September 10 marked a year since Anita Roddick left us in hurry, with so much unfinished business.
At the end of our last encounter in the summer of 2003, she autographed for me a copy of her latest book with these words: “Remember me!”.
She remains one of the most remarkable people I have met. Especially in the past year, which has been eventful and tumultuous for me, I have often thought of Anita’s long and colourful journey from working class mom to one of the most successful entrepreneurs of our time….and onward to become an outspoken and passionate activist for social justice, human rights and the environment.
As she has written, it was not an easy ride to do well in the male-dominated world of business, nor was it any easier to do good in the greed-dominated world at large. But she not only did it, but had great fun doing so.
What would Anita do? I find myself asking this question every now and then when I seem to be struggling against enormous odds (which is increasingly often). I don’t always find the answers I’m looking for, but it’s always a useful reflection.
I now find that others have been asking this question. Visiting Anita Roddick’s official website this week, I read a moving post by Brooke Shelby Biggs, who worked with Anita for 8 years. She writes:
“I’ve lived most of this past year having conversations with Anita in my mind. What would she say when I told her about considering a move back to magazine journalism? How should I handle my role in the Free the Angola 3 movement? How would she get on with my new romantic interest? Should I move back to my parents’ home town to help care for my ailing mother? I’ve tried to spend this time living according to the philosophy of What Would Anita Do (WWAD?). It was a lot easier when I could ask her myself. But some part of me knows she gave me a lot of tools to figure the hard stuff out on my own. Sometimes I just wish I had her courage.”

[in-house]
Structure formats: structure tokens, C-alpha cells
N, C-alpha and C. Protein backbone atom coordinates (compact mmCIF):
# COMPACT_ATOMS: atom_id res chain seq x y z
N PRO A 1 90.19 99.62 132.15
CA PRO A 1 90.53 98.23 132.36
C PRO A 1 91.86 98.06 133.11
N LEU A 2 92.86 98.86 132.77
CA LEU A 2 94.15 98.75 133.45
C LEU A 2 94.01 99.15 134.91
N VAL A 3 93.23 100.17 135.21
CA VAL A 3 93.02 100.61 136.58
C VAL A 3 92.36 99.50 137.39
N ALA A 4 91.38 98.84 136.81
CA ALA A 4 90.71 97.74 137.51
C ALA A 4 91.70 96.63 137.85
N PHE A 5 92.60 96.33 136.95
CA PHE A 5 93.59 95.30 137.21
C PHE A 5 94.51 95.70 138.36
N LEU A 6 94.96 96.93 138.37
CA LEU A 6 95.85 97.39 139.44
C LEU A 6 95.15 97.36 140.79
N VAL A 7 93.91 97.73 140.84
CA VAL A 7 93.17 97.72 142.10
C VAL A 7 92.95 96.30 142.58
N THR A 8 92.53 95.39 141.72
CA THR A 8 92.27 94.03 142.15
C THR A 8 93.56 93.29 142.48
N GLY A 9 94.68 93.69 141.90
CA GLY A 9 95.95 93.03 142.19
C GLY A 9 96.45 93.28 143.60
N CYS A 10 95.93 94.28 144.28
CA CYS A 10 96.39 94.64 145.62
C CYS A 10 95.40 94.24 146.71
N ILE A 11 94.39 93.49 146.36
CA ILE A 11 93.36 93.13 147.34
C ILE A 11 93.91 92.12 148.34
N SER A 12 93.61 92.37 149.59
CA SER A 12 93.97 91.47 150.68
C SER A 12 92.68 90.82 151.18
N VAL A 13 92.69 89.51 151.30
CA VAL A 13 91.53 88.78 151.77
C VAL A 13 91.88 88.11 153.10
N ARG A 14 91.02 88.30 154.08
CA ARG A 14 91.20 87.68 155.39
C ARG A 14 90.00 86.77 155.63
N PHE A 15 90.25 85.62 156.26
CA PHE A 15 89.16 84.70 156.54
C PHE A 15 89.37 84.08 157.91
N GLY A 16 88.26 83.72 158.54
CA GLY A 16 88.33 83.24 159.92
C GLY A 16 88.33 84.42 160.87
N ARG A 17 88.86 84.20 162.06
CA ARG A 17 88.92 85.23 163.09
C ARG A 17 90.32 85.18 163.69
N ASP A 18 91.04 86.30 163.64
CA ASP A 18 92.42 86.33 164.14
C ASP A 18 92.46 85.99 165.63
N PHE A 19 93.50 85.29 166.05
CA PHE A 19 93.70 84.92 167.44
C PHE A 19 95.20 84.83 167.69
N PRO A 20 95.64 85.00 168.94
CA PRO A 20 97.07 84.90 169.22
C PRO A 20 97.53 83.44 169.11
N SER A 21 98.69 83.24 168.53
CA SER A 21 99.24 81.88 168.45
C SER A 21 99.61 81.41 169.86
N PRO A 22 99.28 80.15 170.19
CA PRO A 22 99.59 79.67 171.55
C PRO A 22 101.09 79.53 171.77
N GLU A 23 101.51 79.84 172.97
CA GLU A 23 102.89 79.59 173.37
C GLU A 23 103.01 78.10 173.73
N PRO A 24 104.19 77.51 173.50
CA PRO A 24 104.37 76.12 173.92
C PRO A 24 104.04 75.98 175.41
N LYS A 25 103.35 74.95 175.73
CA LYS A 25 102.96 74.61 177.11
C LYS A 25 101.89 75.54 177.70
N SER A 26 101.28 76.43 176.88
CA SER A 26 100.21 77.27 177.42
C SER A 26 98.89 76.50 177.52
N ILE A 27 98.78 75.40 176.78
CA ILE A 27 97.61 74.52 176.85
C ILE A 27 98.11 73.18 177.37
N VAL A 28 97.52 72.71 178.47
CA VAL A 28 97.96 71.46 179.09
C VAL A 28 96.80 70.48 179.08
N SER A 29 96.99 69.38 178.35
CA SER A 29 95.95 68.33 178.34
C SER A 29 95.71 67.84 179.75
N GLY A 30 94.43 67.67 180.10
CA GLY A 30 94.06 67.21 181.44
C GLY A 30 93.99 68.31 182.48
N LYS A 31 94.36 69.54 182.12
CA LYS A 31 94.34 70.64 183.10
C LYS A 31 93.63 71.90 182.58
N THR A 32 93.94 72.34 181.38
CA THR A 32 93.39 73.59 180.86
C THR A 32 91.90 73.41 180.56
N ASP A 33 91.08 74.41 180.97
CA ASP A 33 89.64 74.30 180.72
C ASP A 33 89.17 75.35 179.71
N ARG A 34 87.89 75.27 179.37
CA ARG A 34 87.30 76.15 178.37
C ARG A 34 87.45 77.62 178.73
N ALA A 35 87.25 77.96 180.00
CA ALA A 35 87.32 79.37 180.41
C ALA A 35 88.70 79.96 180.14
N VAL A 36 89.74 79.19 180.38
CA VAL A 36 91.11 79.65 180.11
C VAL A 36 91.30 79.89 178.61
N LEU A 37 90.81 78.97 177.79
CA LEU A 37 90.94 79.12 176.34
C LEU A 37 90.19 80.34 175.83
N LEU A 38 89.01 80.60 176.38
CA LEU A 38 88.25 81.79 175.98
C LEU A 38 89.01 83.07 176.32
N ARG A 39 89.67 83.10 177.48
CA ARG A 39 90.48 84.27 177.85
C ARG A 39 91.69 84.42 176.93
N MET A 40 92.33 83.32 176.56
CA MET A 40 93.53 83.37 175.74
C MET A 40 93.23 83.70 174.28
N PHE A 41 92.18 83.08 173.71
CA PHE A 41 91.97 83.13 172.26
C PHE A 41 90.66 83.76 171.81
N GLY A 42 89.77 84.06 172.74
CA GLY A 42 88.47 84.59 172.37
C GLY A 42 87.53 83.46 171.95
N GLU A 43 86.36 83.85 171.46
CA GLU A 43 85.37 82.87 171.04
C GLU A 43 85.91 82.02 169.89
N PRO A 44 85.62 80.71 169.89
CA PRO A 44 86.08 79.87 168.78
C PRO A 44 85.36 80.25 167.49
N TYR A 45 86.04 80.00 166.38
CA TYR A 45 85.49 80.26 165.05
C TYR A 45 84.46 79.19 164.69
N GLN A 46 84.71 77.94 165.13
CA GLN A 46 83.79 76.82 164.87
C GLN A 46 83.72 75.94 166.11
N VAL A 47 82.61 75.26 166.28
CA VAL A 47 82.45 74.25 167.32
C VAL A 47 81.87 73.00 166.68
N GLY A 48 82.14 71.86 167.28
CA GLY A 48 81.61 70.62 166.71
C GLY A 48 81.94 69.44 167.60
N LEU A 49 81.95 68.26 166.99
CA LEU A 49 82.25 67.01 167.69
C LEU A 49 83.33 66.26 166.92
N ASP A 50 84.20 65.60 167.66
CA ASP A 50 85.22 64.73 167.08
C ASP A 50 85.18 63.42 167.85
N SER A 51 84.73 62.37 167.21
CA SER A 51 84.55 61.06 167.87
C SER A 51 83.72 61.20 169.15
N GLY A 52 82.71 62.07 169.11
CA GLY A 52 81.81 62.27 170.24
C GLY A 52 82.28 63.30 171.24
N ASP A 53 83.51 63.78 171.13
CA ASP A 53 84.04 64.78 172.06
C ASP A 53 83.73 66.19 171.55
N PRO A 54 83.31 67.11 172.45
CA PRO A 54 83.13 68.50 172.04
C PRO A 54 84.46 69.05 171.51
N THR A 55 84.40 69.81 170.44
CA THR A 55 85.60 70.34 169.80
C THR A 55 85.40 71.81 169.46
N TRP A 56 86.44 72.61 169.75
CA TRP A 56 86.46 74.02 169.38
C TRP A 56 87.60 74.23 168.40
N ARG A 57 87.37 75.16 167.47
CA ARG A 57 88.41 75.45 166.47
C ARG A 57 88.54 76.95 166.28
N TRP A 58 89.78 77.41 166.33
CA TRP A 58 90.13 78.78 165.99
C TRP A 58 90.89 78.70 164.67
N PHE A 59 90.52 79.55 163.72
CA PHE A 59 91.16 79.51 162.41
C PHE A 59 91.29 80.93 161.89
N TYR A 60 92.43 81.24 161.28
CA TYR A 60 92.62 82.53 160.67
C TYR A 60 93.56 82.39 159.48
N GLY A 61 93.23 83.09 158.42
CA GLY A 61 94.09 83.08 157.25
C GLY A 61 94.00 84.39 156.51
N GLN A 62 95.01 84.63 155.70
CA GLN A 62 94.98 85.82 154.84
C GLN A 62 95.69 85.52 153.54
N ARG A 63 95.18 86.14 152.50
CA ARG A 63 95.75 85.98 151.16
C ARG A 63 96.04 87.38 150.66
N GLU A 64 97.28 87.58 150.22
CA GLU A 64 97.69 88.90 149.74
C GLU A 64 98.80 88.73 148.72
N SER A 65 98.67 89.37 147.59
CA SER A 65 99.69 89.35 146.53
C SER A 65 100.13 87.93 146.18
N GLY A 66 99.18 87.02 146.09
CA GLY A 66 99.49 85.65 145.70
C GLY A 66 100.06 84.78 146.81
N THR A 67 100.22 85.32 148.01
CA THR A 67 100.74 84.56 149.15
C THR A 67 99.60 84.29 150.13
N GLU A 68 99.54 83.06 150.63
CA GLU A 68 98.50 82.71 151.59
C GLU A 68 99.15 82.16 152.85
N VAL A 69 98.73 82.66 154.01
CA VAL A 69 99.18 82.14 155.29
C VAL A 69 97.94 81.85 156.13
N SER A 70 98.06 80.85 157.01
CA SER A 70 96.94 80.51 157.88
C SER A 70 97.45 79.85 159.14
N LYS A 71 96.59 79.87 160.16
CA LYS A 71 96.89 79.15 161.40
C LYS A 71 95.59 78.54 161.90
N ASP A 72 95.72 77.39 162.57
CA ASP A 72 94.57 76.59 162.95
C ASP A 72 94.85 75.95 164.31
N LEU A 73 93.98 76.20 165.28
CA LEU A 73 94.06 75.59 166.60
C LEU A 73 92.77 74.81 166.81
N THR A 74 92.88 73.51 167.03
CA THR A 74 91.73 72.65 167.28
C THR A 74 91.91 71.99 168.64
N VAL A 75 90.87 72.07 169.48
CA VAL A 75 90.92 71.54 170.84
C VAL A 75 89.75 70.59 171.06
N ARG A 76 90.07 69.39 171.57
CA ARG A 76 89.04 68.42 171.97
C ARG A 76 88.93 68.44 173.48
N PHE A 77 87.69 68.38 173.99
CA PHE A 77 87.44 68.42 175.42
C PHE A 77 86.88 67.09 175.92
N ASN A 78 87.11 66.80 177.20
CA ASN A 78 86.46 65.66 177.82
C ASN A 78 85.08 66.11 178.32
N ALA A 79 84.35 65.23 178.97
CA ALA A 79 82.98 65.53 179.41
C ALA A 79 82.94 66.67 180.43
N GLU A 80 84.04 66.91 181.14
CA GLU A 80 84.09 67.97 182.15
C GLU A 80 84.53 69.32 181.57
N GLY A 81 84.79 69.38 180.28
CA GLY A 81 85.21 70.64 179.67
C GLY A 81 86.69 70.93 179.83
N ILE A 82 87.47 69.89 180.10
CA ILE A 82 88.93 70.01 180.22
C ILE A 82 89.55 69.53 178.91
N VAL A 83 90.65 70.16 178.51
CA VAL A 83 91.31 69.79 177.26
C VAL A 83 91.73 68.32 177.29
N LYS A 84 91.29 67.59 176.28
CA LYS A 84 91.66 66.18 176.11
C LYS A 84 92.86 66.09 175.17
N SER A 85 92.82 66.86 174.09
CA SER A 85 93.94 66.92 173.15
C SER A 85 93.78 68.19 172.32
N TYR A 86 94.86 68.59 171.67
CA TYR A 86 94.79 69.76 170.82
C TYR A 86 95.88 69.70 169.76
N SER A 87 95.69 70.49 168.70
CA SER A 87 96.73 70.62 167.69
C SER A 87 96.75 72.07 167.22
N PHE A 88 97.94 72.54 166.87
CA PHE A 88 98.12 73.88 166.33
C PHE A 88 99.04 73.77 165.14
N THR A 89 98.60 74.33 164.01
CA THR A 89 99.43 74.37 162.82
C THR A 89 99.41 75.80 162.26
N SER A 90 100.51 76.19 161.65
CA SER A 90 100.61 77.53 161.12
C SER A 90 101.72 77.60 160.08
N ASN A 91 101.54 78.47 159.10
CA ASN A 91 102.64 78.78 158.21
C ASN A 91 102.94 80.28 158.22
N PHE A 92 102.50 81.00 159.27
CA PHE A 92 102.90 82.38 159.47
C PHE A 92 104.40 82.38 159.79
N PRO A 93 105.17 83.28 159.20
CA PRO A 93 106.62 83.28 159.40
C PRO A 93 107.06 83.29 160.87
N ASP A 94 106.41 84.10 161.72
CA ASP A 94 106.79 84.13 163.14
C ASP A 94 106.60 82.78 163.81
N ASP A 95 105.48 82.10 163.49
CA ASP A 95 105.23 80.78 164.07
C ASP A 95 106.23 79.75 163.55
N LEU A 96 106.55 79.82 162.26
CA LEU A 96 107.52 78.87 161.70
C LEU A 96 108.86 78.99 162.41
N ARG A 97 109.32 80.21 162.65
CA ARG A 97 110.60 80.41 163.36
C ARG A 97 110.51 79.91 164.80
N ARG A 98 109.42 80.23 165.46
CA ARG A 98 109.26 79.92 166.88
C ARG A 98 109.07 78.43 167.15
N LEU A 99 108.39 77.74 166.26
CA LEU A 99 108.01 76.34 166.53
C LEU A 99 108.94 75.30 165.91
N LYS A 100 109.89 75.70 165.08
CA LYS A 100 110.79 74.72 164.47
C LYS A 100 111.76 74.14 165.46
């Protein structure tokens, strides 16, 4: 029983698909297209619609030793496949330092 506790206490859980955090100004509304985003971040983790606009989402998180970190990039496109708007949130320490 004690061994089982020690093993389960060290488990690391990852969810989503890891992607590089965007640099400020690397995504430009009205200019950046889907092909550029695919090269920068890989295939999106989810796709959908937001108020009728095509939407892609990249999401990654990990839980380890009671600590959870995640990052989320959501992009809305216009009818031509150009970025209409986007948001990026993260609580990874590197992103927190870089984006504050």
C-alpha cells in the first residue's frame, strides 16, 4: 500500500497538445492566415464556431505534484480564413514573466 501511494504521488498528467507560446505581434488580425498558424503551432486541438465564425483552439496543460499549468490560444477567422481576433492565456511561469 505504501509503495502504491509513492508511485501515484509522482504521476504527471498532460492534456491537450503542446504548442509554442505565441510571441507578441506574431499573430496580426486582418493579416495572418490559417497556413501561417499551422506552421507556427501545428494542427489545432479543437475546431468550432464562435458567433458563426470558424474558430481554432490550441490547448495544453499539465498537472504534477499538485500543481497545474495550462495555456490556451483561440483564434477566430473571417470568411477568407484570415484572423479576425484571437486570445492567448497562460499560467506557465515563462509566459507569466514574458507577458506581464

Brooke links to a website called I am an Activist that draws information and inspiration from Anita’s many and varied struggles in support of various local and global causes. Prominently displayed on the home page are Anita’s now famous words: “This is no dress rehearsal. You’ve got one life, so just lead it and try and be remarkable.”
Well, we can honestly say that she’s one person who practised what she preached.
‘I am an Activist’ is also the sub-title of a DVD that celebrates the life of Dame Anita Roddick, which is available for sale and/or download from Anita Roddick.com. It compiles footage gathered on 23 October 2007, when thousands of thinkers, artists, activists, and other heroic saboteurs of the status quo gathered to celebrate the remarkable life and legacy of Anita Roddick. According to the blurb, it features key people from groups like Amnesty International, Greenpeace, Reprieve, The Body Shop, as well as family and close friends, as they laugh and cry and ultimately take to the streets to launch.
Anita’s daughter Sam is quoted as saying in her tribute: “My mother treated life like each day was her last, and this gave her the permission for incredible bravery. … Tonight I am personally pledging that I Am An Activist, and within that, I also will have a lot of fun, and I also will be silly. I will not be polite and I will never, ever, ask for permission.”
In the weeks and months since Anita’s death, more video material featuring her public talks and interviews have been shared on YouTube by individuals and organisations. I have this week watched several of them, and felt there still isn’t sufficiently good moving images about her. In her time she must have done hundreds or thousands of interviews for broadcast television, corporate audiences as well as community groups. At least some of these must have been recorded and archived. But we still don’t see enough out there, at least in easily accessible public video platforms like YouTube.
Here are two that I did find which are interesting:
Anita speaks on the lessons she learnt from running her own home business, which she started in 1976 to augment her family income. She talks about how she had absolutely no business training, faced many odds and put up with male sarcasm:
From University of California Television comes this video of Anita delivering the Nuclear Peace Age’s third annual Frank K. Kelly Lecture on Humanity’s Future in Feb 2004.